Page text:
Factual streaming service iwonder has seen double and three-fold increases in sign-ups and minutes viewed over the past few weeks in Australia, says founder James Bridges. A selection of its content is available for free in the documentary section of, where viewing levels have also rocketed.

There is no word yet on when NBCUniversal’s Peacock, which acquired US rights to Hoodlum Entertainment/Network 10’s Five Bedrooms, will land in Australia. Peacock went live in the US on April 15, initially free for Comcast and Cox subscribers, ahead of the July 15 nationwide launch.

Australian exhibitors are hoping to open their doors in July, subject to the approval of federal and state governments and health authorities and the supply of films from the major Hollywood studios. While initial screenings may require limited audiences due to social distancing, the much-anticipated blockbusters – like Warner Bros’/ Chris Nolan time-travel thriller Tenet and Disney’s/Niki Caro live-action adventure-drama Mulan – will herald the return of the cinema experience and another platform for audiences to access great screen content.

Snapshots of some streaming platforms


The platform will offer a mix of exclusive and non-exclusive British content, including classic and contemporary box sets. The launch date and pricing are yet to be disclosed but in the UK the service, which airs such shows as Broadchurch, Call the Midwife, Poldark, The Office, Death in Paradise, Doctor Who, Downton Abbey and Wolf Hall, costs £5.99 ($A11.65) per month.

FanForce TV

Launched on April 7 by distributor and cinema-on-demand platform FanForce, FanForce TV initially offers 50 titles including Oscar winner Parasite, Damon Gameau’s 2040 and US feature doc Fat Fiction. The rental fee is the same as iTunes and other VOD platforms. FanForce founder Danny Lachevre said the project  had been in the pipeline since last year and he had decided to bring forward the launch due to the COVID-19 pandemic. He aims to build the catalogue to 500 titles by the end of 2020 and is in discussions with potential distribution partners.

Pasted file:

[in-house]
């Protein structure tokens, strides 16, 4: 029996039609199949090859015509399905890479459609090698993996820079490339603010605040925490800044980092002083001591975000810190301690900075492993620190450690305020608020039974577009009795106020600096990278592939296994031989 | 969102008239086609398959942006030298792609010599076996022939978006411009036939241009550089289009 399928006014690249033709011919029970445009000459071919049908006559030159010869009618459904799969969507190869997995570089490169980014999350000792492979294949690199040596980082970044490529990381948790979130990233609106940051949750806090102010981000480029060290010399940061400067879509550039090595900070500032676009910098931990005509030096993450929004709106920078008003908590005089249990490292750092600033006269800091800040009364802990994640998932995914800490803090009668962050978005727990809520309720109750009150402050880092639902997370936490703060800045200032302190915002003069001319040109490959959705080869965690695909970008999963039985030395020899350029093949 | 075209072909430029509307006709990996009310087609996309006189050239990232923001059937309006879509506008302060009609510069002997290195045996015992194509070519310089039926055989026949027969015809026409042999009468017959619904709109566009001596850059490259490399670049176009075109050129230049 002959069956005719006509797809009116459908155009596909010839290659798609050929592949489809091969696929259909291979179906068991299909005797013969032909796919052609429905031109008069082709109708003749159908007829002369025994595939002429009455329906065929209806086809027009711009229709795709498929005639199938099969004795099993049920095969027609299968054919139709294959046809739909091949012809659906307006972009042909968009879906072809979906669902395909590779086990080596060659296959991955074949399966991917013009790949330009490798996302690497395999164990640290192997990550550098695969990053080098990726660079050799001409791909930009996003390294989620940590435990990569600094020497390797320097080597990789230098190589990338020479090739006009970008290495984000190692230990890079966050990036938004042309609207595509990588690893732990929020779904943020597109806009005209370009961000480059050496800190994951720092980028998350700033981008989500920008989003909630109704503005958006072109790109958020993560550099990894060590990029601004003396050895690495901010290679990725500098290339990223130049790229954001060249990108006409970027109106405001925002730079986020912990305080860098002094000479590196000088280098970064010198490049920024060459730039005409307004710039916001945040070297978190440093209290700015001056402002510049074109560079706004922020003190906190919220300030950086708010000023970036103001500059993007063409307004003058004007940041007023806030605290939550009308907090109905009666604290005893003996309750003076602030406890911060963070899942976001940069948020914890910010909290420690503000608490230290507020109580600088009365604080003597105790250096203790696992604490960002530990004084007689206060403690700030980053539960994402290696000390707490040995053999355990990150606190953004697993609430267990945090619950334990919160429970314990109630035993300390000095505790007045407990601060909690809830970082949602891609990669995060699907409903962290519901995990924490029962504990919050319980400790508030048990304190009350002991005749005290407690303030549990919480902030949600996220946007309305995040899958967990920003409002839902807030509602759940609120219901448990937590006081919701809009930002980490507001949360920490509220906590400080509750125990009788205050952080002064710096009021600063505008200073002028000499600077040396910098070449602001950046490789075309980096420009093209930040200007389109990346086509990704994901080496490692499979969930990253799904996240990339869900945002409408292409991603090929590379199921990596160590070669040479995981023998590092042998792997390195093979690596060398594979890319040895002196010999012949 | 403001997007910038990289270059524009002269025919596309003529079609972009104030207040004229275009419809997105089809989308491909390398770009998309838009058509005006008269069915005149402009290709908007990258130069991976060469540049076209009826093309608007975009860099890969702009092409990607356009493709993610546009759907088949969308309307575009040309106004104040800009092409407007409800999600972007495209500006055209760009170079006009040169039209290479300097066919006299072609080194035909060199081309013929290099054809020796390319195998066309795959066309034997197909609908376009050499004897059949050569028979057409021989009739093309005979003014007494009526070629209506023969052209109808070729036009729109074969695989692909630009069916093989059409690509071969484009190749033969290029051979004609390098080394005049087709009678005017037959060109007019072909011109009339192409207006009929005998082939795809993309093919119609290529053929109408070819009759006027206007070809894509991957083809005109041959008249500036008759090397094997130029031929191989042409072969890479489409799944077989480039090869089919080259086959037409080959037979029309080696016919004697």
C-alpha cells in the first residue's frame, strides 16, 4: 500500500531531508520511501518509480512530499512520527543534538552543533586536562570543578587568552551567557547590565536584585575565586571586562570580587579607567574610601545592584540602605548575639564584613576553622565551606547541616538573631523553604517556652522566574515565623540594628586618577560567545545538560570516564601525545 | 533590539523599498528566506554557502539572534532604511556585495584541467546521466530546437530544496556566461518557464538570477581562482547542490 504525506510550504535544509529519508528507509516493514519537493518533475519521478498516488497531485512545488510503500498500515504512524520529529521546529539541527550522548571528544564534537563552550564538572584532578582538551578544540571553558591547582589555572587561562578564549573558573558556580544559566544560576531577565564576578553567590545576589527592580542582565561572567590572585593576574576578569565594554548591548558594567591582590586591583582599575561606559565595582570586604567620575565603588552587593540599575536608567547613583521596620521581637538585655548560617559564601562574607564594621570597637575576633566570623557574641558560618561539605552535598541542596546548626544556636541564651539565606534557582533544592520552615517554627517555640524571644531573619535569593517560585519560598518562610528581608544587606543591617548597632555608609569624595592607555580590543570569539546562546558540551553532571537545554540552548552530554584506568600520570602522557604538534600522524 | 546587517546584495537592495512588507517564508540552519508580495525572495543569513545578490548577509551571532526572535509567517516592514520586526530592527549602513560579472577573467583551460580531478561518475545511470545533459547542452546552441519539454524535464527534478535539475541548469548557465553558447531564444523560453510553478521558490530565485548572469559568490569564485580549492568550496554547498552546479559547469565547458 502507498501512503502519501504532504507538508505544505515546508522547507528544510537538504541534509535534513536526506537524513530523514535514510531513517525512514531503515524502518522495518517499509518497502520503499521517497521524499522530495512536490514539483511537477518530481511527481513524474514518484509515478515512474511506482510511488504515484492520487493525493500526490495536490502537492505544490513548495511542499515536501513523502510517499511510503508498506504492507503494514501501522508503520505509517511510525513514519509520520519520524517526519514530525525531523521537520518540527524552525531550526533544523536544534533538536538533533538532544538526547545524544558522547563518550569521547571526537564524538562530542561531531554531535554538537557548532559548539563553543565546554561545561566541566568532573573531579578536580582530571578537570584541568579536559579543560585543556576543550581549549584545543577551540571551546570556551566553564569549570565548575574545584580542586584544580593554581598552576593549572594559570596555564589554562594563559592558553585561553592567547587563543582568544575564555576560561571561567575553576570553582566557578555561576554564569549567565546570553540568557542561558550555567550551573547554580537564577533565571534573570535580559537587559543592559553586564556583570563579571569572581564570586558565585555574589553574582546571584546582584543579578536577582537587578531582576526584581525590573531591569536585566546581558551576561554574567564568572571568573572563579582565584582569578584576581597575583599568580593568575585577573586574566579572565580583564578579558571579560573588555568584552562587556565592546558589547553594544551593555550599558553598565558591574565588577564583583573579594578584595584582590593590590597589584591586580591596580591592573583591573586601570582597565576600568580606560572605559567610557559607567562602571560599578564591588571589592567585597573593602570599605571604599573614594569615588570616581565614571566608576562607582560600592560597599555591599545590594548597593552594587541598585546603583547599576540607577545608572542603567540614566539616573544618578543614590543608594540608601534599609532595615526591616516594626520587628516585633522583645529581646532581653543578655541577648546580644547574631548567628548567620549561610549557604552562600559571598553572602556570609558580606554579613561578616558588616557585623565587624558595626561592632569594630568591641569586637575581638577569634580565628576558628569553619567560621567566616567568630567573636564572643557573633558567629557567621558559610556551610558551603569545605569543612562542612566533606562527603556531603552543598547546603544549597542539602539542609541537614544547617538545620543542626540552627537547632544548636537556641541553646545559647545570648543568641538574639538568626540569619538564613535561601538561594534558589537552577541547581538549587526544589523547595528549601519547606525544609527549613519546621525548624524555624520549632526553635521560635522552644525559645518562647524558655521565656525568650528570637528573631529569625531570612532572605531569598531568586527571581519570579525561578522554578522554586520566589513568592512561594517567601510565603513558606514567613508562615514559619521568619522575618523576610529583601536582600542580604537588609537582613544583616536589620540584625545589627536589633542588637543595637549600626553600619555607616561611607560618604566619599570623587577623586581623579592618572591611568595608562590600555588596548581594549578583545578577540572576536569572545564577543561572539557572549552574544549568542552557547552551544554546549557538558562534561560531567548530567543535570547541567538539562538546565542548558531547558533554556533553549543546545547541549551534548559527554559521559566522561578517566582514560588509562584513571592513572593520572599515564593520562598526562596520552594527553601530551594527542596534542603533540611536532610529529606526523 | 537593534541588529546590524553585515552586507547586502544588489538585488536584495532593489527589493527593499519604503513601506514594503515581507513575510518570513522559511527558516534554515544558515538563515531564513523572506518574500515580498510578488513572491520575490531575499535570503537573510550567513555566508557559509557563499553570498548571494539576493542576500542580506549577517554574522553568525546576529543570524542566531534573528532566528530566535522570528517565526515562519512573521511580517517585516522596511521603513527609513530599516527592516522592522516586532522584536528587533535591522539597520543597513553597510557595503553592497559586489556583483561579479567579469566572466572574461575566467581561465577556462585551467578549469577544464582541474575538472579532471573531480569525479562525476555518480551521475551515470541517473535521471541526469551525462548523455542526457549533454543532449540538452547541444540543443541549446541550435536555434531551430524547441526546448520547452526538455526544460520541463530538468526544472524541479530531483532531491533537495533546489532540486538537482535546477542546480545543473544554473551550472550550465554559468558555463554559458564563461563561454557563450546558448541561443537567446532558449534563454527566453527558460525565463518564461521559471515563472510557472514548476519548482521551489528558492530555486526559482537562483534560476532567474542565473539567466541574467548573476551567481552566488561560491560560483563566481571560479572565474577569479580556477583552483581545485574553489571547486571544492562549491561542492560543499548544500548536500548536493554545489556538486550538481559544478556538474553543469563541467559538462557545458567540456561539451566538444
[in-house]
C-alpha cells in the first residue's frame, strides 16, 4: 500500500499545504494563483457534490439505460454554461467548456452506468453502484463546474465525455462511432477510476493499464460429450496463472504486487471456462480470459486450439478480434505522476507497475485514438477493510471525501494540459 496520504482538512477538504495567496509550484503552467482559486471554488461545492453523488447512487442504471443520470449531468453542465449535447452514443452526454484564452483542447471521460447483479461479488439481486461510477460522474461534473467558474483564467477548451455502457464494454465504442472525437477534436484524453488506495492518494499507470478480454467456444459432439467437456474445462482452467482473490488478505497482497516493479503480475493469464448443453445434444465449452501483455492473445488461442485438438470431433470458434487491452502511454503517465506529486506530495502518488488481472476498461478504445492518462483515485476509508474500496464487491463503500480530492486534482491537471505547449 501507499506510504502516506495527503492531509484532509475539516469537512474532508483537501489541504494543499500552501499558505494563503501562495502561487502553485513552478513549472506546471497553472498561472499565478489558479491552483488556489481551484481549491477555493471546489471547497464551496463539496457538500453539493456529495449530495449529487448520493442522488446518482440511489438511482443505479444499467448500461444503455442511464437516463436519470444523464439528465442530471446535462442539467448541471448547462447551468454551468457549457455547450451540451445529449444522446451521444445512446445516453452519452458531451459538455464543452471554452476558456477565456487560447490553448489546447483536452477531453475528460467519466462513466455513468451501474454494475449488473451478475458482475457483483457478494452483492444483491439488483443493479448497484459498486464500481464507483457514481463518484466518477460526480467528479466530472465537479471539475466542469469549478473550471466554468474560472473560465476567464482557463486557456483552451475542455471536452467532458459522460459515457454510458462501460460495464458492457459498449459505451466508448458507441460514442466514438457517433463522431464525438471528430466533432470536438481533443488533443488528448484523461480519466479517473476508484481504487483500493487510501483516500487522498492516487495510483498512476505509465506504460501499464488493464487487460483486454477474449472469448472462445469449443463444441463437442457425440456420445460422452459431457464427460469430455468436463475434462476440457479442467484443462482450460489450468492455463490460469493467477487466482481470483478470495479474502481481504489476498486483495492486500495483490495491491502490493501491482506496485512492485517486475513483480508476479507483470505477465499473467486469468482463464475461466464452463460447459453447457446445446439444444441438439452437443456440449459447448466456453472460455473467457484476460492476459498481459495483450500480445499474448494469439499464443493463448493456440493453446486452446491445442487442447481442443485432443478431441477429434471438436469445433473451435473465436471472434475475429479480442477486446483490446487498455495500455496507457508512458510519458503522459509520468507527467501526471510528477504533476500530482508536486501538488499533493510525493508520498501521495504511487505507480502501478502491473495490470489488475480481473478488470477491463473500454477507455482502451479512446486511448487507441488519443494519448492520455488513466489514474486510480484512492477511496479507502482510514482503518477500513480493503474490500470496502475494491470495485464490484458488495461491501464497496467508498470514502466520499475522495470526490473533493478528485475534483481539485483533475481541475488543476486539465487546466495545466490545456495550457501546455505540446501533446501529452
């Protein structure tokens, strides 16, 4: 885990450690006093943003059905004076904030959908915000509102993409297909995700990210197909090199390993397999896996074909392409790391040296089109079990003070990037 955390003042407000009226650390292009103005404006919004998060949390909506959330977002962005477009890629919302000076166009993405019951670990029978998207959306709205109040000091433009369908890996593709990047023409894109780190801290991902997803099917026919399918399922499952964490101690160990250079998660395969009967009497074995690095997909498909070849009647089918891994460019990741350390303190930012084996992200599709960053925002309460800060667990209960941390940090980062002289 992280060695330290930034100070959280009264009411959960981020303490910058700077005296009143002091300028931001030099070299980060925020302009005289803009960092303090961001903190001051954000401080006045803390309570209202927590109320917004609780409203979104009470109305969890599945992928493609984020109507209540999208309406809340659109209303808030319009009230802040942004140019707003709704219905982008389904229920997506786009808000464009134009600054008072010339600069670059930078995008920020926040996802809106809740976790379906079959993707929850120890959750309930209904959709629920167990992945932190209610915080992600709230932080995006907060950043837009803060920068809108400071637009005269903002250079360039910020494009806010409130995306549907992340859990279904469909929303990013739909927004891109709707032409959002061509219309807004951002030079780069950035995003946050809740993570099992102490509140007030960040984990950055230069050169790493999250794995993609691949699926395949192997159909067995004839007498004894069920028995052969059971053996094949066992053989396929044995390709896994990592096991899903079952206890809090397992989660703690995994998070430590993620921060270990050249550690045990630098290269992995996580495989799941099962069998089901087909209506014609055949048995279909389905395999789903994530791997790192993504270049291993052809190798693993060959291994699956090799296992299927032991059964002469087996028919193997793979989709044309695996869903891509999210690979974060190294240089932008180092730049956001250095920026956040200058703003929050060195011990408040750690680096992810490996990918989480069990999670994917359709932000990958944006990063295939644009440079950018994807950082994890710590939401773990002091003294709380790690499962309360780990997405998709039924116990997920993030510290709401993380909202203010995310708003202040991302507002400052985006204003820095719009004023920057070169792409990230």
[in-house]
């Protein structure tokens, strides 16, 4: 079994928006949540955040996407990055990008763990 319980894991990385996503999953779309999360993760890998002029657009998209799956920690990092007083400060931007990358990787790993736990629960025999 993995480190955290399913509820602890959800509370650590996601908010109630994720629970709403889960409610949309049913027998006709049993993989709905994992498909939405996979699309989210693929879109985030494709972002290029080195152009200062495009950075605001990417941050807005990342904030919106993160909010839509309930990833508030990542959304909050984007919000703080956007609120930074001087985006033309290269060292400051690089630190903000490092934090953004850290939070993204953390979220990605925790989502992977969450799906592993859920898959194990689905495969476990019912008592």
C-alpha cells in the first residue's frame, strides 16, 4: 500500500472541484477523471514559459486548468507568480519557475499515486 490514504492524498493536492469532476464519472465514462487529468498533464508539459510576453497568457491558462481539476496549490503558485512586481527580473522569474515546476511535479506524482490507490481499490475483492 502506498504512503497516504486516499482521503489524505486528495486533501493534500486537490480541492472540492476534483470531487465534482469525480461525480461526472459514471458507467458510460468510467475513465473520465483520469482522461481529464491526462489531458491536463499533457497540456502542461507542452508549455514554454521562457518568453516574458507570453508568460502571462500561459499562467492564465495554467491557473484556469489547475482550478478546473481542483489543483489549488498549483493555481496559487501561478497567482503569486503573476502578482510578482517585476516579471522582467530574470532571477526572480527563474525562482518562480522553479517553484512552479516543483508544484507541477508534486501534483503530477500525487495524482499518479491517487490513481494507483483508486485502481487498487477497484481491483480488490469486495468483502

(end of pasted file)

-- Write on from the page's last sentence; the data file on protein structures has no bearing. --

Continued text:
The SVOD service launched in Australia, New Zealand and Singapore last year, screening a broad range of docs and current affairs programming for $6.99 per month or $69.95 a year. Among the most watched shows are Eating Animals, narrated and produced by Natalie Portman; Kleptocrats, which profiles the financier who embezzled billions from Malaysia’s sovereign wealth fund; and Untouchable, the inside story of the rise and fall of Hollywood mogul Harvey Weinstein.


Founder Jeffery Katzenberg has a war chest of $US1.75 billion to spend on original content, attracting top name talent including Steven Spielberg, who is writing a horror drama, his first writing project since A.I., Steven Soderbergh, Sam Rami, Antoine Fuqua, Jennifer Lopez, Liam Hemsworth, Idris Elba, Kiefer Sutherland, Anna Kendrick, Sophie Turner, Reese Witherspoon and LeBron James. The running time of each show ranges from 3-10 minutes. The company said there were 1.7 million downloads of its app in the first week of operation in the US. Among the most watched shows were Jennifer Lopez’s Thanks a Million, Liam Hemsworth’s Most Dangerous Game and LeBron James’ I Promise.  The service aims to release 175 original shows and 8,500 episodes in its first year and executives say they are working on plans to cast the app onto TV screens.

Ritz At Home 

The newly launched VOD service owned by Eddie Tamir’s Classic, Lido and Cameo Cinemas in Melbourne and Sydney’s Ritz Cinemas offers hundreds of titles sourced from Australian and international distributors. The launch line-up includes Oscar-nominated documentary Honeyland, France’s Portrait of a Lady on Fire, US sci-fi movie Vivarium and Damon Gameau’s 2040. The overseas suppliers include American Genre Film Archive, which specialises in preserving genre movies that might otherwise have been forgotten.